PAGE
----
Pyke: Which neighborhoods will be in flight path of new O'Hare runway?
This week, thanks to a curious reader, we're learning about a twist to Runway 10-Right/28-Left, which is opening Thursday at O'Hare International Airport.
Reader Alex Marks wanted to know whether "the flight pattern of the planes landing on the new south runway" will worsen the din from jets in his Bloomingdale neighborhood.
Good question, but to answer it I'll need a protractor and a map.
That's because the Federal Aviation Authority will require aircraft landing at 10-Right/28-Left to approach from an angle, an unusual tactic at O'Hare that is used at other airports.
It's known as an offset, and it's necessary because 10R/28L falls slightly short of the required space between it and the nearest runway (10-Center/28-Center). The FAA had talked about the possibility of an offset months ago, but the Chicago Department of Aviation just recently released details.
Pilots are being instructed to approach the runway from a 2.5-degree angle to the south, then straighten out within five to 10 miles of landing.
If you drew a line west from 10R/28L it would extend past Fenton High School and Bensenville village hall to Bloomingdale.
But pinpointing which neighborhoods the new path will afflict or spare is not something officials are prepared to predict.
In tandem with the offset, pilots will follow a special "precision runway monitor" (PRM) approach aimed at preventing any midair collisions or near-misses. It boils down to an air traffic controller operating a separate radio frequency and issuing warnings if one airplane is drifting too close to another or if a go-round is necessary.
As background, 10-Center/28-Center's commissioning in October 2013 signaled the city's seismic shift to a parallel runway system with an east/west flow.
While the switch provided relief for some communities, it opened a new noise front elsewhere in pockets of Chicago and the suburbs.
"The inbound jet aircraft noise to O'Hare is unrelenting," wrote Wayne's Jeff Tomaszewski, who's wondering what to do.
Chicago Aviation Commissioner Ginger Evans has promised a more equal distribution of noise in 2021 when six parallel runways are complete. Until then the new runway will be used mainly for arrivals from the west and operate from 6 a.m. to 10 p.m. daily, FAA spokeswoman Elizabeth Isham Cory said.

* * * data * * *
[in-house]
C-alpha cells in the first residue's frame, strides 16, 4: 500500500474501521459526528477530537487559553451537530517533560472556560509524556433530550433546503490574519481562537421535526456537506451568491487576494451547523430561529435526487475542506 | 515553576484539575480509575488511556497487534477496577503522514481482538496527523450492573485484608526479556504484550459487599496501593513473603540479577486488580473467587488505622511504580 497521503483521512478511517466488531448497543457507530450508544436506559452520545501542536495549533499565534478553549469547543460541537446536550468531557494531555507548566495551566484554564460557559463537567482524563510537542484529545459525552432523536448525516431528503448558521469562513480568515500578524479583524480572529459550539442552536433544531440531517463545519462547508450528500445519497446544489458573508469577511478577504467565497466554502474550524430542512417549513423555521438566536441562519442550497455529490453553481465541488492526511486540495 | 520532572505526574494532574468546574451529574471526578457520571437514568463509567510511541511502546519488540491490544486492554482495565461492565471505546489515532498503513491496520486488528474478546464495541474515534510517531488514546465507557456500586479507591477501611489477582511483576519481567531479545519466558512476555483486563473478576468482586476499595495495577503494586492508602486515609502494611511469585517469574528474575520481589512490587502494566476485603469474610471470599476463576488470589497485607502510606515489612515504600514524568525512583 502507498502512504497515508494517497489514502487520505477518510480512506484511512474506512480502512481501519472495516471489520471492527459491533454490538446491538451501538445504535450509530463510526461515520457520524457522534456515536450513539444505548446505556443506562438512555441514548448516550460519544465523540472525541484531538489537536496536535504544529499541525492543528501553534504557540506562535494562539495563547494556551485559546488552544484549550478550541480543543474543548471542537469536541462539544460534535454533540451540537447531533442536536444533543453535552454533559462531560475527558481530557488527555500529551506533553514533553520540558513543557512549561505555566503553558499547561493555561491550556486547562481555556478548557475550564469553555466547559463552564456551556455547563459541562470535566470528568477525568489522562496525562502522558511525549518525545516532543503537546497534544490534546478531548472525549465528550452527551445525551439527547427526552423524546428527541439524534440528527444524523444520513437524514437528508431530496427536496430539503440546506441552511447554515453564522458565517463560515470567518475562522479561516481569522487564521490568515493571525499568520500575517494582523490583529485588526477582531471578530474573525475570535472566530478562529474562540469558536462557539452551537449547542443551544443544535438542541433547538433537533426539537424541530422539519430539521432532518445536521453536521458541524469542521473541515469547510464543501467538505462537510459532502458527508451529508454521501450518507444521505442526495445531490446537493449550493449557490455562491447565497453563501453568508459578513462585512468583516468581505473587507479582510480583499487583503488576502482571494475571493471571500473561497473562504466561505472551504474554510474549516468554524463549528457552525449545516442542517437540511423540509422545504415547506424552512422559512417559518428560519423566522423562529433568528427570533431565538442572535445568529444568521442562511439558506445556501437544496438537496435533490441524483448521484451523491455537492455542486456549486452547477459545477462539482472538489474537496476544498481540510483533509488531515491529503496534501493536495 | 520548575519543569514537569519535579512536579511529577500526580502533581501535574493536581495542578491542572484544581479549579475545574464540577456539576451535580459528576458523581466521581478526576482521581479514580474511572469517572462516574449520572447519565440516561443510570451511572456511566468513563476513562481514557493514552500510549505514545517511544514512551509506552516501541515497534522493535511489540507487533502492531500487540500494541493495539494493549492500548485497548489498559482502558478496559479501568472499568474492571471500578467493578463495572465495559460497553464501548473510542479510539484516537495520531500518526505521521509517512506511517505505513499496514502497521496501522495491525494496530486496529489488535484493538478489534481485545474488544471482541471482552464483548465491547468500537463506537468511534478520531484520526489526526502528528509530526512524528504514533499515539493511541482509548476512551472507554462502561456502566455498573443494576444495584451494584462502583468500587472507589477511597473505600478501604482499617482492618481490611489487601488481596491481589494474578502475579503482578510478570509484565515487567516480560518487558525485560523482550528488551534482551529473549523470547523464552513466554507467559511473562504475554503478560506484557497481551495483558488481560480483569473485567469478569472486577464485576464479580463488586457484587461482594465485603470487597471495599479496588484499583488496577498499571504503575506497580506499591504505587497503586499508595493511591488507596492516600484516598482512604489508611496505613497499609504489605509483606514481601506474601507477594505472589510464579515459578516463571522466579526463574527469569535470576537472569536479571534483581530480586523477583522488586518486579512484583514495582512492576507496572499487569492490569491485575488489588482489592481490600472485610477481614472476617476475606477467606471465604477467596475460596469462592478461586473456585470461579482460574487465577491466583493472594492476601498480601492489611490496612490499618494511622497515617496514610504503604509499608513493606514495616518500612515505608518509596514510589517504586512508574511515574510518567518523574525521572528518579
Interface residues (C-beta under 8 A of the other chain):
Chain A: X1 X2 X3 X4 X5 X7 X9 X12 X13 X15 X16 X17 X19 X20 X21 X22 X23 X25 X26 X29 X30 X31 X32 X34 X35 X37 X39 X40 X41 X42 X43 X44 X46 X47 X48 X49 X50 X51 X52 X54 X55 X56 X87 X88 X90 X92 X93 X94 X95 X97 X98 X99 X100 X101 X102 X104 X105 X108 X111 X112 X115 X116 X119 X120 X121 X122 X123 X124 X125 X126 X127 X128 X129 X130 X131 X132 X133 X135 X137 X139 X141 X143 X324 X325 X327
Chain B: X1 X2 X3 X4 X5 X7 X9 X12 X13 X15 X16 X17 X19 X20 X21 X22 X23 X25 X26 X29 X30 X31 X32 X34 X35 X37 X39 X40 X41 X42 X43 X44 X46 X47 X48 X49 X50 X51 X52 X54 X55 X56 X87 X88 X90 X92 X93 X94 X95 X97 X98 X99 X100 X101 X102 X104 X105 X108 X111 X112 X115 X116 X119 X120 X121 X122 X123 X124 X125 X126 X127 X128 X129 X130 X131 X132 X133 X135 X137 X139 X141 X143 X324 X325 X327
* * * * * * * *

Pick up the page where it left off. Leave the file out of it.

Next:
Currently, 30 percent of O'Hare is in "east flow," in which jets land from the west and depart to the east.
The new runway should handle about 125 flights landing from the west (11.8 percent of total O'Hare arrivals) between 6 a.m. and 10 p.m., the FAA projects.
Few departures are expected on 10-Right/28-Left.
You should know
• The south runway isn't expected to be landing large widebody aircraft such as Boeing 777s or Airbus A330s.
• Expect a painful 20-minute taxi to terminals.
Got an opinion about O'Hare's new runway? Of course you do. Drop me an email at email@example.com.
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You ignored the battery warnings and now your smartphone is about to pay the price. Fortunately, you can now charge without charge at four Metra stations. The railroad has completed installation of charging stations at the Ogilvie Transportation Center and Millennium, Van Buren Street and LaSalle Street stations. Another charging station will be finished at the ticketing area in Union Station within a few months. Smartphones, tablets and laptops can be powered up for free. Metra also will offer free Wi-Fi in station waiting areas within 45 days.
• The Tri-State Tollway bridge over North Avenue/Lake Street in Melrose Park gets some TLC this month, which means lane closures overnight and at off-peak hours this Saturday and Sunday.
• Sugar Grove drivers headed for Dugan Road need a Plan B. IDOT will close the south leg of the intersection at Route 30 Friday through November to work on intersection improvements.